The typical triad consists of laryngeal stenosis,
thoracic dysplasia with a small, bell-shaped chest wall, and a small pelvis.
Affected individuals usually present with respiratory distress at birth, and
tracheal intubation was difficult in all. Tracheostomy was usually indicated
for long-term ventilation. Tracheostomy was performed as an emergency
procedure in one patient at 5 weeks of age because the child could not be
reintubated after a failed extubation trial. This child later underwent
successful laryngotracheoplasty. Because of the small thorax and pelvis, the
abdomen appears big and protuberant in babies. Long-term outcome is not yet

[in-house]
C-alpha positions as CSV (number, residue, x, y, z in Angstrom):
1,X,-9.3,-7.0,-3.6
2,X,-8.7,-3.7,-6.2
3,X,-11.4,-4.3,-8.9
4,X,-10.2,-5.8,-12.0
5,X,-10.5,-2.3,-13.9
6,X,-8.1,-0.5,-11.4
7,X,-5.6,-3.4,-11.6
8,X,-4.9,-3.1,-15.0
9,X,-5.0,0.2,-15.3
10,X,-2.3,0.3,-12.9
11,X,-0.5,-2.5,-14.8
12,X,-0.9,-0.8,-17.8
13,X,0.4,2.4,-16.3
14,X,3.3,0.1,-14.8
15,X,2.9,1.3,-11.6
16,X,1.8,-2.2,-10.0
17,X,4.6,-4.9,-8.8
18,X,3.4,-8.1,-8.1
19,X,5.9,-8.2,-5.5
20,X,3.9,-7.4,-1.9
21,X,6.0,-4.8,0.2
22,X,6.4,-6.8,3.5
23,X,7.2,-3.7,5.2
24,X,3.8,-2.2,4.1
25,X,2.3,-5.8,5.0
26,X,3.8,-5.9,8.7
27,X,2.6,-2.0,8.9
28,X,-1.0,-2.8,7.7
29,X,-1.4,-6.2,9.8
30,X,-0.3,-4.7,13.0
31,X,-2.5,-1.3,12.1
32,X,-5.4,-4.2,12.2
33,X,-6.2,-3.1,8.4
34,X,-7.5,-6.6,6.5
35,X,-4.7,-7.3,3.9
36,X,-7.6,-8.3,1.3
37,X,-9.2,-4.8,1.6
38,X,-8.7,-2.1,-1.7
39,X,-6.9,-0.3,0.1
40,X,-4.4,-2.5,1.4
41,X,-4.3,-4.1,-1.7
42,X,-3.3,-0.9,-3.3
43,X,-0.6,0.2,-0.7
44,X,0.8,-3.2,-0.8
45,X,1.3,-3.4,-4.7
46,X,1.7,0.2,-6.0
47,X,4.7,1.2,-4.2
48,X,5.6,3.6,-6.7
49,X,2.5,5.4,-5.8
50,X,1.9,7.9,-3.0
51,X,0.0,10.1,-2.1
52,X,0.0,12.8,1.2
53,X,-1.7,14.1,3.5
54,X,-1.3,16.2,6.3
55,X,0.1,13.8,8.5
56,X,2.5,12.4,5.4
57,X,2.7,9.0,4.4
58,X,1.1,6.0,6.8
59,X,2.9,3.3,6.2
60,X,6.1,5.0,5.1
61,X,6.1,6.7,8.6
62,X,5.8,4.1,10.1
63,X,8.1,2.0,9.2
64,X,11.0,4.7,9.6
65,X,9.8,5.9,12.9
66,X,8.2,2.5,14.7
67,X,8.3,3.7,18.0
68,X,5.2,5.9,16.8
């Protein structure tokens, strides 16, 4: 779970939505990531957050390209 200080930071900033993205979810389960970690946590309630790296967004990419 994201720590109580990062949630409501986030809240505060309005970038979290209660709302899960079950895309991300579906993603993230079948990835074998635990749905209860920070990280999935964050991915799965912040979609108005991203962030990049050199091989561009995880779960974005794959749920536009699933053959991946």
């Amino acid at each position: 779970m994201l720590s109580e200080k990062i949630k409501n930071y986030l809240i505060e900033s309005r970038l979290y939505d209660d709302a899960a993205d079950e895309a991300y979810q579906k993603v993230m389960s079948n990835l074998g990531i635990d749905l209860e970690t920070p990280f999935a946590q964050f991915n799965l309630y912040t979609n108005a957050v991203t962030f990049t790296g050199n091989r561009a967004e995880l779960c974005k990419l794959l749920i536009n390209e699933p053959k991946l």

defined. Mortality is high; in fact, the oldest described individual who
underwent thoracoplasty to increase the thoracic diameter in early childhood
eventually died of cor pulmonale at 14 years of age. The children in the two
families were delivered by cesarean section because of cephalopelvic
disproportion (mother with small pelvis, who obviously suffered from a
milder form of Barnes syndrome; however, tracheal intubation reportedly was
difficult secondary to laryngeal stenosis).